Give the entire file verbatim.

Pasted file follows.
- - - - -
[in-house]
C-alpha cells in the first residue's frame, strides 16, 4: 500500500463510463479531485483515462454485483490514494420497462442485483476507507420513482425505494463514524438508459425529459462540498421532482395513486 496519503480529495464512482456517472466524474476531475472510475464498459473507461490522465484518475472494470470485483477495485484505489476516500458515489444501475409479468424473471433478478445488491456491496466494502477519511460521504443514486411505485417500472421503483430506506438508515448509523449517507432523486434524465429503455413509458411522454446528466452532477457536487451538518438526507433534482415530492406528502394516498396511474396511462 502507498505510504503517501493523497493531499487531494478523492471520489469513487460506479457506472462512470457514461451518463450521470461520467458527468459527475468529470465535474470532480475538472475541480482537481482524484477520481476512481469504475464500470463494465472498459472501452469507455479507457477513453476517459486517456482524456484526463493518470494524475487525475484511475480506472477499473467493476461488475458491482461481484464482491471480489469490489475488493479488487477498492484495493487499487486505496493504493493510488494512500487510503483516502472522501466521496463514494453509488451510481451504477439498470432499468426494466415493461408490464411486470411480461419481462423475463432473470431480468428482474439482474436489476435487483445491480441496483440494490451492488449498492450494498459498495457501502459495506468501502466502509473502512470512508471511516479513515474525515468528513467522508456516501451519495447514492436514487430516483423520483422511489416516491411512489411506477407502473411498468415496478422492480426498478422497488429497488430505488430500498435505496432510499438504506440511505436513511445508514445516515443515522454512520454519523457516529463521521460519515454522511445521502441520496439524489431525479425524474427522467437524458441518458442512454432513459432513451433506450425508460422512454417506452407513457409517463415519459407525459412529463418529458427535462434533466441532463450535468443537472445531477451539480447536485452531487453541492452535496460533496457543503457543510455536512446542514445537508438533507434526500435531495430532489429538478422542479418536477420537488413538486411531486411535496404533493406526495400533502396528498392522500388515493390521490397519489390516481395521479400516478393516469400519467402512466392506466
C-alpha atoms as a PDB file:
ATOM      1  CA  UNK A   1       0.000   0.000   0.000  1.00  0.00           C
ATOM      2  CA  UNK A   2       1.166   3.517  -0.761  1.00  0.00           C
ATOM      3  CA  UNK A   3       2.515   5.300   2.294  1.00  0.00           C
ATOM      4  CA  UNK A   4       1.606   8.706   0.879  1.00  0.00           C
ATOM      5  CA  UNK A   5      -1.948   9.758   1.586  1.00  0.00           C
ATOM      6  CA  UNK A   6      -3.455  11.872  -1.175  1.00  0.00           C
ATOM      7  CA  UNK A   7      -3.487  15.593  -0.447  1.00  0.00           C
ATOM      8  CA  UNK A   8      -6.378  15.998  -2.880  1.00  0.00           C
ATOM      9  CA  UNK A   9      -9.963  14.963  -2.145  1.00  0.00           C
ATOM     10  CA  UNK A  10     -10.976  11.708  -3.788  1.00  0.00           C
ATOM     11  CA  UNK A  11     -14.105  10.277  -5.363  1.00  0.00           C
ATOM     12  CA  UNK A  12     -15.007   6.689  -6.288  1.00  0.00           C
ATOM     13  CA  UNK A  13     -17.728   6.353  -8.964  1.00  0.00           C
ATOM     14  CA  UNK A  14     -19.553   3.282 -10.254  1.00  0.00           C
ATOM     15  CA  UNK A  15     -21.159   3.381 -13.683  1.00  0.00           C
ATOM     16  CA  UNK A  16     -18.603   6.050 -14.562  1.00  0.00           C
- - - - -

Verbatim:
[in-house]
C-alpha cells in the first residue's frame, strides 16, 4: 500500500463510463479531485483515462454485483490514494420497462442485483476507507420513482425505494463514524438508459425529459462540498421532482395513486 496519503480529495464512482456517472466524474476531475472510475464498459473507461490522465484518475472494470470485483477495485484505489476516500458515489444501475409479468424473471433478478445488491456491496466494502477519511460521504443514486411505485417500472421503483430506506438508515448509523449517507432523486434524465429503455413509458411522454446528466452532477457536487451538518438526507433534482415530492406528502394516498396511474396511462 502507498505510504503517501493523497493531499487531494478523492471520489469513487460506479457506472462512470457514461451518463450521470461520467458527468459527475468529470465535474470532480475538472475541480482537481482524484477520481476512481469504475464500470463494465472498459472501452469507455479507457477513453476517459486517456482524456484526463493518470494524475487525475484511475480506472477499473467493476461488475458491482461481484464482491471480489469490489475488493479488487477498492484495493487499487486505496493504493493510488494512500487510503483516502472522501466521496463514494453509488451510481451504477439498470432499468426494466415493461408490464411486470411480461419481462423475463432473470431480468428482474439482474436489476435487483445491480441496483440494490451492488449498492450494498459498495457501502459495506468501502466502509473502512470512508471511516479513515474525515468528513467522508456516501451519495447514492436514487430516483423520483422511489416516491411512489411506477407502473411498468415496478422492480426498478422497488429497488430505488430500498435505496432510499438504506440511505436513511445508514445516515443515522454512520454519523457516529463521521460519515454522511445521502441520496439524489431525479425524474427522467437524458441518458442512454432513459432513451433506450425508460422512454417506452407513457409517463415519459407525459412529463418529458427535462434533466441532463450535468443537472445531477451539480447536485452531487453541492452535496460533496457543503457543510455536512446542514445537508438533507434526500435531495430532489429538478422542479418536477420537488413538486411531486411535496404533493406526495400533502396528498392522500388515493390521490397519489390516481395521479400516478393516469400519467402512466392506466
C-alpha atoms as a PDB file:
ATOM      1  CA  UNK A   1       0.000   0.000   0.000  1.00  0.00           C
ATOM      2  CA  UNK A   2       1.166   3.517  -0.761  1.00  0.00           C
ATOM      3  CA  UNK A   3       2.515   5.300   2.294  1.00  0.00           C
ATOM      4  CA  UNK A   4       1.606   8.706   0.879  1.00  0.00           C
ATOM      5  CA  UNK A   5      -1.948   9.758   1.586  1.00  0.00           C
ATOM      6  CA  UNK A   6      -3.455  11.872  -1.175  1.00  0.00           C
ATOM      7  CA  UNK A   7      -3.487  15.593  -0.447  1.00  0.00           C
ATOM      8  CA  UNK A   8      -6.378  15.998  -2.880  1.00  0.00           C
ATOM      9  CA  UNK A   9      -9.963  14.963  -2.145  1.00  0.00           C
ATOM     10  CA  UNK A  10     -10.976  11.708  -3.788  1.00  0.00           C
ATOM     11  CA  UNK A  11     -14.105  10.277  -5.363  1.00  0.00           C
ATOM     12  CA  UNK A  12     -15.007   6.689  -6.288  1.00  0.00           C
ATOM     13  CA  UNK A  13     -17.728   6.353  -8.964  1.00  0.00           C
ATOM     14  CA  UNK A  14     -19.553   3.282 -10.254  1.00  0.00           C
ATOM     15  CA  UNK A  15     -21.159   3.381 -13.683  1.00  0.00           C
ATOM     16  CA  UNK A  16     -18.603   6.050 -14.562  1.00  0.00           C